Tyler Self and Corey Haith both are playing for their fathers as freshman walk-ons this season. The younger Haith played sparingly during Mizzou's summer trip to Europe, and the younger Self probably won't contribute at all for Kansas anytime soon. Apparently playing for your father a la Ray McCallum and Doug McDermott really is the cool thing to do nowadays.

Alex Budke has a compelling story. His father, Kurt was Oklahoma State's women's basketball coach until he perished in the tragic plane crash that killed him and four others in Nov. 2011. Alex was playing for an NAIA team at the time, but has since decided that he belongs in Stillwater near his family. Head coach Travis Ford offered him a walk-on spot on the Oklahoma State team. The Oklahoman published a great read on Alex and his new team.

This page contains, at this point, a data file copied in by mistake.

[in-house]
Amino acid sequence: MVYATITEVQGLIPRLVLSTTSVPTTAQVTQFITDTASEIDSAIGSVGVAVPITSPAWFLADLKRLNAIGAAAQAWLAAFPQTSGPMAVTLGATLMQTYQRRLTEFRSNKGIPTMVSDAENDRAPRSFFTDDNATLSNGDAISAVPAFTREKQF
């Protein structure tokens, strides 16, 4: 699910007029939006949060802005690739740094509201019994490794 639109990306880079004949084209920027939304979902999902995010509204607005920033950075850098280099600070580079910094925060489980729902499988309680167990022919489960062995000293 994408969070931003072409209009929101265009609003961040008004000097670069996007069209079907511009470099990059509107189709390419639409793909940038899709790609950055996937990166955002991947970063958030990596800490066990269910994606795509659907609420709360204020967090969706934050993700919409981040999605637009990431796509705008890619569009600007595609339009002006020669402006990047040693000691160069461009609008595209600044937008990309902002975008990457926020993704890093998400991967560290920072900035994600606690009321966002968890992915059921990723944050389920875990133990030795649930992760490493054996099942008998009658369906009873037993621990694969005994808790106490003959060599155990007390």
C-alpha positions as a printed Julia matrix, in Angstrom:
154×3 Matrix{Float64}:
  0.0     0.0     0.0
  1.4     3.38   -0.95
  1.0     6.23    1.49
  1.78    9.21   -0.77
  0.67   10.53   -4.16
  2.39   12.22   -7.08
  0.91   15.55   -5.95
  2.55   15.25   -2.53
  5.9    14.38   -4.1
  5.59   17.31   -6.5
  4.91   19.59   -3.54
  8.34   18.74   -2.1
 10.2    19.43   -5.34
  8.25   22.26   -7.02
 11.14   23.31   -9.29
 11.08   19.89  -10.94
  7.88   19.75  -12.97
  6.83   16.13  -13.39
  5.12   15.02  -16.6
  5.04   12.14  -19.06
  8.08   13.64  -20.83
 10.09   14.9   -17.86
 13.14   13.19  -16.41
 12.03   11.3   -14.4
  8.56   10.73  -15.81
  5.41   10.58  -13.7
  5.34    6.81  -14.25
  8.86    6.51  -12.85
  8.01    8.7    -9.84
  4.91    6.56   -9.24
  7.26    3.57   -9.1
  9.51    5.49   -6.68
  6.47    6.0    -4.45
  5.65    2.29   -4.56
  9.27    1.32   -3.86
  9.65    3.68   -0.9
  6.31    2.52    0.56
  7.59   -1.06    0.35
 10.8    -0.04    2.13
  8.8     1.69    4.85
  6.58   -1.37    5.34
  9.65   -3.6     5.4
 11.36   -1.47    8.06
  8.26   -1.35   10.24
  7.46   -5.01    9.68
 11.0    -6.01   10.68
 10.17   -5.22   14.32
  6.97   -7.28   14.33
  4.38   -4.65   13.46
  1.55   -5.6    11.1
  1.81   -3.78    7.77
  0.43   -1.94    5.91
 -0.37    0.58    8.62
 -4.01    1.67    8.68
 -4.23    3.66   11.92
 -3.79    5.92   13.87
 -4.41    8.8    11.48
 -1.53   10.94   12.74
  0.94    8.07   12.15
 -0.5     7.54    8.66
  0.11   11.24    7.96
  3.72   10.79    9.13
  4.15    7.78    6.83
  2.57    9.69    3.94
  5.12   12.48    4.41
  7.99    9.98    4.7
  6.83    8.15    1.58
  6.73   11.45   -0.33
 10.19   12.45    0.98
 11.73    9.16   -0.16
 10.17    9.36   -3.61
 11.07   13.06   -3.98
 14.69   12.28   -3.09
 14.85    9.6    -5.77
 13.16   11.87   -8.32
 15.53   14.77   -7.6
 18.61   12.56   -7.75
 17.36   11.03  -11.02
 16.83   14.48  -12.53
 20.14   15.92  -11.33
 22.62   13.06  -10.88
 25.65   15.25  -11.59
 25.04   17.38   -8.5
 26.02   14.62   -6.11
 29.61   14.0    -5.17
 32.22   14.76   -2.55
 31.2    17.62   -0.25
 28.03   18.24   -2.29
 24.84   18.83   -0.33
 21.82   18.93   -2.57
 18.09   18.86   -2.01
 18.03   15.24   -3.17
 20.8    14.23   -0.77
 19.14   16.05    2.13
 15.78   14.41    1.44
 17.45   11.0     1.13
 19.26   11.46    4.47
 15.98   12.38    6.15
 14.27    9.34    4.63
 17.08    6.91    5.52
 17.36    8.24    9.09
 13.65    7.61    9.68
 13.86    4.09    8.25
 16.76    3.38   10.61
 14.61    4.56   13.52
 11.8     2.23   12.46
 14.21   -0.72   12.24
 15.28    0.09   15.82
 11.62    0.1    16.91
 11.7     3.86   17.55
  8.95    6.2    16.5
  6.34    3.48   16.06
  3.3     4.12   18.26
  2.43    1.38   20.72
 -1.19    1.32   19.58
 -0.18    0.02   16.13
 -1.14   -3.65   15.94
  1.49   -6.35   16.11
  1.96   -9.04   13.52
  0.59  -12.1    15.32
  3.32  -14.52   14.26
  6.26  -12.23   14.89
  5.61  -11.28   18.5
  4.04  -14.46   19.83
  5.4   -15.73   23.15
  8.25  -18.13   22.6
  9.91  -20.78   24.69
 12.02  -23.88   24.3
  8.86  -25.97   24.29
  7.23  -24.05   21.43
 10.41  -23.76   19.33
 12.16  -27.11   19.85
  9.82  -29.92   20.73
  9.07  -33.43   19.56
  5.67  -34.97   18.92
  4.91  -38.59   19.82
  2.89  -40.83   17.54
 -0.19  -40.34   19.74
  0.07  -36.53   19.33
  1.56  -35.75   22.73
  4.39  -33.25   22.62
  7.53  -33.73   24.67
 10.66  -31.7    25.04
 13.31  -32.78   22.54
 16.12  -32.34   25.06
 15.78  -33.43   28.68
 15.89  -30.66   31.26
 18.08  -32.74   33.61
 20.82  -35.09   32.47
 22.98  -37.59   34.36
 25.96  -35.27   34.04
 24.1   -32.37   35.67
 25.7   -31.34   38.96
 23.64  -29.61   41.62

If you can't choose just one sport, why not play both? Memphis walk-on Sam Craft is doing just that. The 5-11 guard/quarterack has a football scholarship to go along with a commitment to play for Josh Pastner in the winter. “I talked to (Memphis basketball) coach Pastner and he’s 100% OK with me playing both sports,” Craft told the Memphis Commercial-Appeal. “As soon as I’m done with football, I’ll play basketball.”

A walk-on could start at point guard for Houston this season. Jimmie Jones saw only 11.4 percent of the Cougars' minutes last season, but revealed flashes of absolute brilliance. He only needed 21 minutes to become the star in Houston's late-game loss to Eastern Carolina writes John Royal.